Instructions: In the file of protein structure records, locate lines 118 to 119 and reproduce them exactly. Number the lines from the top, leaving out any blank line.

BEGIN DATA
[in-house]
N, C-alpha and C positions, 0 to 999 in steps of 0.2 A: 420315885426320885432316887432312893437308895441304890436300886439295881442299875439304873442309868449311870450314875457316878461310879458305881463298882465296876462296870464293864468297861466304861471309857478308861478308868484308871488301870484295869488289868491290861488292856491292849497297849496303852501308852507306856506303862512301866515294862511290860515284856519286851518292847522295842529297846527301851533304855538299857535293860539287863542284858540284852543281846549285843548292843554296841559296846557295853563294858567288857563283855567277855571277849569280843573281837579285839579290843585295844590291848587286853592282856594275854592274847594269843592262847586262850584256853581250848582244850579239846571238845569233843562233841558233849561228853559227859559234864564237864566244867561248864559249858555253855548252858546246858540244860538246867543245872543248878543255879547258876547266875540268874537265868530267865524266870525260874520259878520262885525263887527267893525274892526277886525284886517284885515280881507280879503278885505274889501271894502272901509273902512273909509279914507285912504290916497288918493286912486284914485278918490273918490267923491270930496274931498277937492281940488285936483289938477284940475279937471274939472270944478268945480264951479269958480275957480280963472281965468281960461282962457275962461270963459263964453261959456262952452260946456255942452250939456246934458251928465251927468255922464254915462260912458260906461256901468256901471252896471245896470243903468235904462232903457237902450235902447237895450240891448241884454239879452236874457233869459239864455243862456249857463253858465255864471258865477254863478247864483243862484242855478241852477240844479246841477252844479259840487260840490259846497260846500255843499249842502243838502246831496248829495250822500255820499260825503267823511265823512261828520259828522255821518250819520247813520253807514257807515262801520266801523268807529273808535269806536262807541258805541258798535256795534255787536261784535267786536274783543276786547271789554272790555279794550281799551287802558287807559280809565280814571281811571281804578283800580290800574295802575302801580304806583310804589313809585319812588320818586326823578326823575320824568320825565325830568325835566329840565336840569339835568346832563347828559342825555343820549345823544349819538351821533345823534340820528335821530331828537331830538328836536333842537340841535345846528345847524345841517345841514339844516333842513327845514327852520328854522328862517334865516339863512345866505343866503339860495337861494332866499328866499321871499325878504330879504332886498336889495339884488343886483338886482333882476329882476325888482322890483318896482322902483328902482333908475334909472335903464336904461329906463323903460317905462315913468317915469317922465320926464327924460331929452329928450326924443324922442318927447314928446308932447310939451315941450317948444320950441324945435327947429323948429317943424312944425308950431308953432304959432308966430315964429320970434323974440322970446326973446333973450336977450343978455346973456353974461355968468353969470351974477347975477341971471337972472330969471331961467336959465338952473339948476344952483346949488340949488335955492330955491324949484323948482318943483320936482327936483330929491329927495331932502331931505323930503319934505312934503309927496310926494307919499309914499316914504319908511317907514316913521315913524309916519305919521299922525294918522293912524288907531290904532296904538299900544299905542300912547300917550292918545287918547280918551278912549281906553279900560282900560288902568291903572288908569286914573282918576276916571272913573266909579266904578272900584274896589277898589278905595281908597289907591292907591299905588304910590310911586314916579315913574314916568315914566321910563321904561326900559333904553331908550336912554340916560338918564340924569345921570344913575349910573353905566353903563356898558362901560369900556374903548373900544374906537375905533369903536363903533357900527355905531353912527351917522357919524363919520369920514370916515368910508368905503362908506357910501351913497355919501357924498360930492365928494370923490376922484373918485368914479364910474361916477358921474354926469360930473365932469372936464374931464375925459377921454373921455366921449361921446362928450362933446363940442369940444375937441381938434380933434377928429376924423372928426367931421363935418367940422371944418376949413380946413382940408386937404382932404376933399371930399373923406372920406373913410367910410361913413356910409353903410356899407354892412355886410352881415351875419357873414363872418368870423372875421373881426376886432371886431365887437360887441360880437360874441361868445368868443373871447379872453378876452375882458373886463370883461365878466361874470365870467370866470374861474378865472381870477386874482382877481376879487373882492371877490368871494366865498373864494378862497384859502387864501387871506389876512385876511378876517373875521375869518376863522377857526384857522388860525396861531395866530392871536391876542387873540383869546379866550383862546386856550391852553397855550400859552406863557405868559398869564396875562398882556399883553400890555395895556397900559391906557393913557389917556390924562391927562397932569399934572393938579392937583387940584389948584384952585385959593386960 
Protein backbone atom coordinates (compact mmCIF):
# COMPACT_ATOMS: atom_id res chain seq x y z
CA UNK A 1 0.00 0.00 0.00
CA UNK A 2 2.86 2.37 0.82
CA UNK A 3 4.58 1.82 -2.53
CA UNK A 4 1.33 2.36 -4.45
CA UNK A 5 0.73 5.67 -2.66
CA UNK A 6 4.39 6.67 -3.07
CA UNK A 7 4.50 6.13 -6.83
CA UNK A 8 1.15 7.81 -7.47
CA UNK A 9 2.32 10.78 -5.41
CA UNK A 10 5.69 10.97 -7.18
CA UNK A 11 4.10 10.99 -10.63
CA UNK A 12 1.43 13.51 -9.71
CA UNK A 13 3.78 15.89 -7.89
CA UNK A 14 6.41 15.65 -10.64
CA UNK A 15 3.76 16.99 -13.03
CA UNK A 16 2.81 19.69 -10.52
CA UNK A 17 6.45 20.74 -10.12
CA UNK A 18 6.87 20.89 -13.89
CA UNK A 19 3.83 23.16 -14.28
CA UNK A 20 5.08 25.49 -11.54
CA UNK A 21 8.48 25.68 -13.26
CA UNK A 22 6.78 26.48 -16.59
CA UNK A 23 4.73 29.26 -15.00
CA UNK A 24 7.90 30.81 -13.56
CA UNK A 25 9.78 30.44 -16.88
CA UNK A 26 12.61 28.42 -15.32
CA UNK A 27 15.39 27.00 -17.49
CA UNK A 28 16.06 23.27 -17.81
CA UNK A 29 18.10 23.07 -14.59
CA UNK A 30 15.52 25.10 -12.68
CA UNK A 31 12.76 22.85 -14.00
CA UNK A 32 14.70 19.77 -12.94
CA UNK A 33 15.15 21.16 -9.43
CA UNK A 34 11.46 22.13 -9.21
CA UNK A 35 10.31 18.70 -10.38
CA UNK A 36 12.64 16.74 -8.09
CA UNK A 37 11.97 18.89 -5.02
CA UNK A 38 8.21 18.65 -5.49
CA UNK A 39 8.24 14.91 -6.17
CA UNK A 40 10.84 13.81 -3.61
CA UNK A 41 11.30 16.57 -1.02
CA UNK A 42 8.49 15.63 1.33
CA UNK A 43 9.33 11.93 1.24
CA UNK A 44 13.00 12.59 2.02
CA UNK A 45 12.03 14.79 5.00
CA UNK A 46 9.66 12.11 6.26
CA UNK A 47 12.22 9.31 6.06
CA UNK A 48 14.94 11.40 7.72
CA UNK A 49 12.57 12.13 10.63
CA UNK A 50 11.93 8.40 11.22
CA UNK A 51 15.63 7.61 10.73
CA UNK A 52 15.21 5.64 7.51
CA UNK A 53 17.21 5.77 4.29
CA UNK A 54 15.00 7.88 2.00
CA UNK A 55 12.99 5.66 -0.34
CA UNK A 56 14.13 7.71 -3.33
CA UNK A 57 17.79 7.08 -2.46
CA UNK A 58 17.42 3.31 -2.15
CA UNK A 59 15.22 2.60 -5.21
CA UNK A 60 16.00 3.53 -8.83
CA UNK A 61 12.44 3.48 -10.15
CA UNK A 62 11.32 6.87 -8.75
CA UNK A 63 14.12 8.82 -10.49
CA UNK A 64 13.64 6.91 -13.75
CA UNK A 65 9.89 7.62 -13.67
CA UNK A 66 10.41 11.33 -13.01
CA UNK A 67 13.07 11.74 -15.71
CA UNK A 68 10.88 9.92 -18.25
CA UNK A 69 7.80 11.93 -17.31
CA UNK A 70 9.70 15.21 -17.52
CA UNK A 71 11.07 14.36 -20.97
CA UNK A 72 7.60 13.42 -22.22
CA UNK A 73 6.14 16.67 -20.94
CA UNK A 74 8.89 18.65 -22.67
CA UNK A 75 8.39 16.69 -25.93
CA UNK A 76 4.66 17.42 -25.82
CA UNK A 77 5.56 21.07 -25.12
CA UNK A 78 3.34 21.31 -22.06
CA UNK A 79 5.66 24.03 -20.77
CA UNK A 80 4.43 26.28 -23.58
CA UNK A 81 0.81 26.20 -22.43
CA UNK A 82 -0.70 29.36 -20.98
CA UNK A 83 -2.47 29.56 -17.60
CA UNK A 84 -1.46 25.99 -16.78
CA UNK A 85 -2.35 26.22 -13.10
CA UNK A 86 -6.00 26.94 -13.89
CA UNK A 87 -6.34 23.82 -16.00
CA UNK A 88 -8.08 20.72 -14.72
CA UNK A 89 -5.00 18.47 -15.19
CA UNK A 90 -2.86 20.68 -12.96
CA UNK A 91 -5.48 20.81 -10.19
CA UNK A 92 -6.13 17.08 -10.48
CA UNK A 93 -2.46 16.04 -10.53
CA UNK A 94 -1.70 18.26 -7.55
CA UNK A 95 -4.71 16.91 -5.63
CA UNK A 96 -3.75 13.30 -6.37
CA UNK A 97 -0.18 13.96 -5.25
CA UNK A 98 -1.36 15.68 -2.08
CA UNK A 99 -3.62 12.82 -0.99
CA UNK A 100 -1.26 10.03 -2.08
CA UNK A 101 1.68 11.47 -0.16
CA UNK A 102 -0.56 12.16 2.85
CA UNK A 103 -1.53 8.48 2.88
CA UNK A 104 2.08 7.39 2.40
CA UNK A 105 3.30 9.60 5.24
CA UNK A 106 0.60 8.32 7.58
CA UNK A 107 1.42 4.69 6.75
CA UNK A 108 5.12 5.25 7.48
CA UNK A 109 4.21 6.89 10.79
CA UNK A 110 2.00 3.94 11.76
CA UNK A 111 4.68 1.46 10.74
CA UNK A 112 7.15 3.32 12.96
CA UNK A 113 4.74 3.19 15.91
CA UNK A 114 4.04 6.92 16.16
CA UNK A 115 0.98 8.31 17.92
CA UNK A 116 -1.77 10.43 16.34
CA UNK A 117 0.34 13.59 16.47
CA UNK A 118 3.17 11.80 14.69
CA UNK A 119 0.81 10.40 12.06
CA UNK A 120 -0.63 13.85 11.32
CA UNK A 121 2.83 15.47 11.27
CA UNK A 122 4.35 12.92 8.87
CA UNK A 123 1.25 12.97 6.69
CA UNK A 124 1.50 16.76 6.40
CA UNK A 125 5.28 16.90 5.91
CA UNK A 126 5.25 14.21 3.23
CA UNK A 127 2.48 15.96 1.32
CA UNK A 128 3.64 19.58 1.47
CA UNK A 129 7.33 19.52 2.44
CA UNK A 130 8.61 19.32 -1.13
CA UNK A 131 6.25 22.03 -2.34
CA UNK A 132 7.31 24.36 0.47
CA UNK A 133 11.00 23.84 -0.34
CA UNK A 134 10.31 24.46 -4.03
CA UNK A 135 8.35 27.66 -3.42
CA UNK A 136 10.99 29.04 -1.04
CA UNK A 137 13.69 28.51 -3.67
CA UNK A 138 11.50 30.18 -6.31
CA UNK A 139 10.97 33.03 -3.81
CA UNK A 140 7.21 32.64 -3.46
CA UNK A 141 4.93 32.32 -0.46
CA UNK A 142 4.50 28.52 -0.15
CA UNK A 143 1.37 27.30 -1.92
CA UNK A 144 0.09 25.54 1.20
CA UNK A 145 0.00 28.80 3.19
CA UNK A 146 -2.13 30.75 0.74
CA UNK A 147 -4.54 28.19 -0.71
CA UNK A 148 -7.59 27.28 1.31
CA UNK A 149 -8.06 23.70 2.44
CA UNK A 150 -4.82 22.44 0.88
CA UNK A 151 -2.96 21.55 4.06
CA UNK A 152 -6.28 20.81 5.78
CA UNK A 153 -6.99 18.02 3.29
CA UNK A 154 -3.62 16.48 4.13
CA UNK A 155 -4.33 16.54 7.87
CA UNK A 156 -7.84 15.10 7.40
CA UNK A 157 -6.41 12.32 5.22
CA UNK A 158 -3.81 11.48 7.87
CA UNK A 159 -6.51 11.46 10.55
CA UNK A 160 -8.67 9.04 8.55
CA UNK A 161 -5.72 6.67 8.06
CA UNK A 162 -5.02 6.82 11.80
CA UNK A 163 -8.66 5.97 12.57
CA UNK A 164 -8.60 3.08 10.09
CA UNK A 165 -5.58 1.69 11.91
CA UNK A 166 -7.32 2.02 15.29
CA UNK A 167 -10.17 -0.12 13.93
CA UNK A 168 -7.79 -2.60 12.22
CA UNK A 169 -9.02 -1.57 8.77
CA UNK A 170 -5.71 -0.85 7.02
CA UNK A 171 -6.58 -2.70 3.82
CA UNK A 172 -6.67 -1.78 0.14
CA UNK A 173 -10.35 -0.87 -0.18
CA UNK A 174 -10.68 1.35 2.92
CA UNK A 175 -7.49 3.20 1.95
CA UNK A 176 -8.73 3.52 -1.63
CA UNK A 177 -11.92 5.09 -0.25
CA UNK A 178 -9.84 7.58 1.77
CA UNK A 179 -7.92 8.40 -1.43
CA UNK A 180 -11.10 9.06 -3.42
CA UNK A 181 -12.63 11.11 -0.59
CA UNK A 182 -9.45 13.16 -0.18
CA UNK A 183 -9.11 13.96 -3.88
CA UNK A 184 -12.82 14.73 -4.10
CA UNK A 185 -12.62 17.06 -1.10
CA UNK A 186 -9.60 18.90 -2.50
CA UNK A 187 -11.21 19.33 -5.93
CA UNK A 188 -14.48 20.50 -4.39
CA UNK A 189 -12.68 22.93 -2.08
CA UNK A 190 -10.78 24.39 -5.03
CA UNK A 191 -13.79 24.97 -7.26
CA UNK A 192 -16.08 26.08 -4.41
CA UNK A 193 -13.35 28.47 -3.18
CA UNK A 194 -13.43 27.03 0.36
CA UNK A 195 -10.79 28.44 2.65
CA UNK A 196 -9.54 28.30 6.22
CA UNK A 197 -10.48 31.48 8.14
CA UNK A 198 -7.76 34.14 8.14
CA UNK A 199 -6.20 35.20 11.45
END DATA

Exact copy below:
CA UNK A 114 4.04 6.92 16.16
CA UNK A 115 0.98 8.31 17.92